Concept Art for the Aliens, AI, Humans, Locations and Original Presentation Images

Theatrical Trailers (5:18; HD) – 2 Trailers and a TV Spot

PreviewsAssassin’s Creed, Deadpool, X-Men: Apocalypse


4K UHD VIDEO — 5.0/5, BD VIDEO — 5.0/5

Independence Day: Resurgence is the latest UHD release from Fox and the movie is presented with a 2.39 widescreen aspect ratio and a 2160p ultra high-definition transfer. As expected, this film looks incredible with excellent and sharp, well defined detail throughout while colors have a great pop off the big-small screen, surely replicating the theatrical experience. As with X-Men: Apocalypse this is reference quality work here from the studio, just a shame the movie wasn’t better.

The 1080p Blu-ray is more or less the same with an obvious deference to the 4K UHD transfer. Colors are again vibrant and detail looking sharp and there were no signs of artifacts, aliasing or other flaws.

4K UHD AUDIO — 5.0/5, BD AUDIO — 4.75/5

As with other Fox UHD releases, this one gets the Dolby Atmos treatment and it sounds fantastic. Sure, the movie might not be very good but it is the type of film that takes full advantage of the Atmos soundtrack where the action sequences blare through each and every channel will full force but with even dispersion. The LFE channel does kick in for an extra measure of depth.

For whatever reason, the Blu-ray has the old fashioned DTS-HD Master Audio 7.1 track which in itself sounds very good, though by comparison, the Atmos track on the UHD does take top prize and is ever so slightly better. However, fear not, for Blu-ray users, this still sounds extraordinary providing clear dialogue (unfortunately) intermixed with the bombastic destruction sequences.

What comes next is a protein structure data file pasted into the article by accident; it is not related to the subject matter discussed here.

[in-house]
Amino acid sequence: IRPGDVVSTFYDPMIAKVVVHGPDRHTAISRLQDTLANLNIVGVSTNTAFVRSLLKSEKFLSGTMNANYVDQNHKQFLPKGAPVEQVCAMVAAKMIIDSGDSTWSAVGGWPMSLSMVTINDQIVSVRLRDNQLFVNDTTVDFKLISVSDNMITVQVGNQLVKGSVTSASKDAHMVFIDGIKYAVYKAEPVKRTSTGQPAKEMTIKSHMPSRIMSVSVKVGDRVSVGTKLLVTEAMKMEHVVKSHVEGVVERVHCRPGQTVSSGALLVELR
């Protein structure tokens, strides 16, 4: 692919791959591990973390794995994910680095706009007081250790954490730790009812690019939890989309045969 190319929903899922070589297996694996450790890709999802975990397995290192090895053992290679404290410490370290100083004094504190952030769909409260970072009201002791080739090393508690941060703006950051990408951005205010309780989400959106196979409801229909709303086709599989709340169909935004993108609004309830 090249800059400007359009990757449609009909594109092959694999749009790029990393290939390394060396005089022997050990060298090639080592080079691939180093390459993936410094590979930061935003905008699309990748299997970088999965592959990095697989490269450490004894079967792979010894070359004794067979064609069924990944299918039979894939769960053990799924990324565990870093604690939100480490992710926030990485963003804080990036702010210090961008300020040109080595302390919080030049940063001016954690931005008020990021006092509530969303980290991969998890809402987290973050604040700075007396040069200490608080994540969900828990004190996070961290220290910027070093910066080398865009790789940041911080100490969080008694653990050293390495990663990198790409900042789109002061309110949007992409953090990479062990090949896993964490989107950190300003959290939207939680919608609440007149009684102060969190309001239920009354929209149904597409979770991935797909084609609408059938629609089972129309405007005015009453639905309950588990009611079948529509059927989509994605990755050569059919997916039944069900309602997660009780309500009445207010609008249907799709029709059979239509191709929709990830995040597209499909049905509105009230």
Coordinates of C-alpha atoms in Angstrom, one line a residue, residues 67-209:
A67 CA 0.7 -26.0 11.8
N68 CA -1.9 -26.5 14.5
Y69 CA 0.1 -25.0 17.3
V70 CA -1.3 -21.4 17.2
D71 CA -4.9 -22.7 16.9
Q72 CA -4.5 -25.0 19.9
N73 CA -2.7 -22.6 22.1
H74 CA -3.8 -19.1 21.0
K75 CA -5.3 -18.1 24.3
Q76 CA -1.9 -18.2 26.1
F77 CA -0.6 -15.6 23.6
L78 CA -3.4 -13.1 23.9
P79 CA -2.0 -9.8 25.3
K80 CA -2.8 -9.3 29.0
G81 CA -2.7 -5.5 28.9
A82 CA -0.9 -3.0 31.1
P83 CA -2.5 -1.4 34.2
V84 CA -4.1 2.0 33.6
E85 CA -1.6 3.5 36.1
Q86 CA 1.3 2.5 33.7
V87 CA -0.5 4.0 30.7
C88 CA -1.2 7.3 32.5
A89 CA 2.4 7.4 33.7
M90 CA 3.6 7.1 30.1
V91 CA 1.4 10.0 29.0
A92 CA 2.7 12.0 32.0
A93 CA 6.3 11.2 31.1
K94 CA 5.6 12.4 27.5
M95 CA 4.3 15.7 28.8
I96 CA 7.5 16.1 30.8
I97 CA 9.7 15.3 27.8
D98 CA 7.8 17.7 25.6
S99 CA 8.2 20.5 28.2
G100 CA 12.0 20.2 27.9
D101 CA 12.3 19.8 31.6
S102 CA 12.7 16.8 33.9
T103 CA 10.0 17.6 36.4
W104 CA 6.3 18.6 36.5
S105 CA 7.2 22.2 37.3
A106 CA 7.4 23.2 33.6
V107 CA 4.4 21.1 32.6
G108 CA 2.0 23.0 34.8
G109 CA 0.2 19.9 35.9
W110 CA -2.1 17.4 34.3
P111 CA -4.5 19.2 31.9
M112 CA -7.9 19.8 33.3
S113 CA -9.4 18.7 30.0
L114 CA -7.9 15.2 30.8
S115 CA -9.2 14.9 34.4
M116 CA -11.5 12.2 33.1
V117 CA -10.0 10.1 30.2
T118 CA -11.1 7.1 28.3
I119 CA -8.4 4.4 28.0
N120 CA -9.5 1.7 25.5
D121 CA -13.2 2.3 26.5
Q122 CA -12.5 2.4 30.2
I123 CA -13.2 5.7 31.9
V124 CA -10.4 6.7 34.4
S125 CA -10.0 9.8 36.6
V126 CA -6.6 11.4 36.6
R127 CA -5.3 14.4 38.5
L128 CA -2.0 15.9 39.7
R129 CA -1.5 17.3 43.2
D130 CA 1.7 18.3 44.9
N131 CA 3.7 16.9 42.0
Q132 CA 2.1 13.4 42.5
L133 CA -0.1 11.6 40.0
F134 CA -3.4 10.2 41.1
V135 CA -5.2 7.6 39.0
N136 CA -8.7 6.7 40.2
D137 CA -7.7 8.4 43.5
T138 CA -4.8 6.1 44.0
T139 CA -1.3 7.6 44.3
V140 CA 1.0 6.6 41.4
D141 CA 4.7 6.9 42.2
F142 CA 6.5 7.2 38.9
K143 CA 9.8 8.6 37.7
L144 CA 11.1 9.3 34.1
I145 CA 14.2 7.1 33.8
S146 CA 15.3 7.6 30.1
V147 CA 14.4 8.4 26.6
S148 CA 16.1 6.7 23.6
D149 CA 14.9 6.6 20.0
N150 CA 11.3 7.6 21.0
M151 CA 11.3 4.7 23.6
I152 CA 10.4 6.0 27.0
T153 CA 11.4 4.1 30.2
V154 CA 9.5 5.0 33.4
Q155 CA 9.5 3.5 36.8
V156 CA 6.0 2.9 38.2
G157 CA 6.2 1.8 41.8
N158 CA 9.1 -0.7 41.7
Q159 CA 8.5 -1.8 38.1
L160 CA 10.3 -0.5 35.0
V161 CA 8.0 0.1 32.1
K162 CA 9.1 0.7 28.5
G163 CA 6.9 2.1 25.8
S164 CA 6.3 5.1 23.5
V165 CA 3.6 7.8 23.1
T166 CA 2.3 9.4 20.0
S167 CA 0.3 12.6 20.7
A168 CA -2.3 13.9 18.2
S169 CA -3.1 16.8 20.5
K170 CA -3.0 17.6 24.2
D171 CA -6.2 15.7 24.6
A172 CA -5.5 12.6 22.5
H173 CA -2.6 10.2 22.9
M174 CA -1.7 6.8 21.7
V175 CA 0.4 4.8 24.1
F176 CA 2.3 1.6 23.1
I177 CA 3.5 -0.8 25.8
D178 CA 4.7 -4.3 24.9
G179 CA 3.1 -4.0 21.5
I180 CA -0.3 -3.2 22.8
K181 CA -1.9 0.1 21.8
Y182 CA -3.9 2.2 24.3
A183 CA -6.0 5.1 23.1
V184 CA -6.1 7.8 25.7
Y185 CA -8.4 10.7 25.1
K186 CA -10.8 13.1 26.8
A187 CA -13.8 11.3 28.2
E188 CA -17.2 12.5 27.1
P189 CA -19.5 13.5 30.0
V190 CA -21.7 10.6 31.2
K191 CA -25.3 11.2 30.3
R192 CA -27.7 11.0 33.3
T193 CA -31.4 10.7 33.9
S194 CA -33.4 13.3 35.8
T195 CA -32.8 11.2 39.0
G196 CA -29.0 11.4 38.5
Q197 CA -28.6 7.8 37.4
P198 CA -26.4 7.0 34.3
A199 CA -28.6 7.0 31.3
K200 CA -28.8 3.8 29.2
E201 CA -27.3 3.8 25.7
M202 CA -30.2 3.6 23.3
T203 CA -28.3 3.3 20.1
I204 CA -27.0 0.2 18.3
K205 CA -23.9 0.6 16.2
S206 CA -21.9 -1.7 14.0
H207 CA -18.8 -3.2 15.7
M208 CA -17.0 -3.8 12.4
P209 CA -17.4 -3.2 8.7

OVERALL – 3.5/5

Overall, Independence Day: Resurgence is merely the latest example of why some sequels are not necessary. Although I don’t think this was awful, and frankly outside of the President’s speech, the first one is hardly great in terms of storytelling, there really is no reason for this to exist and based on its box office performance, the masses agreed which means we’re probably spared from any more. As far as this Blu-ray release is concerned, the video and audio transfers (both UHD and BD) are excellent and there’s a fine selection of bonus material to peruse.





Check out some more screen caps by going to page 2. Please note, these do contain spoilers.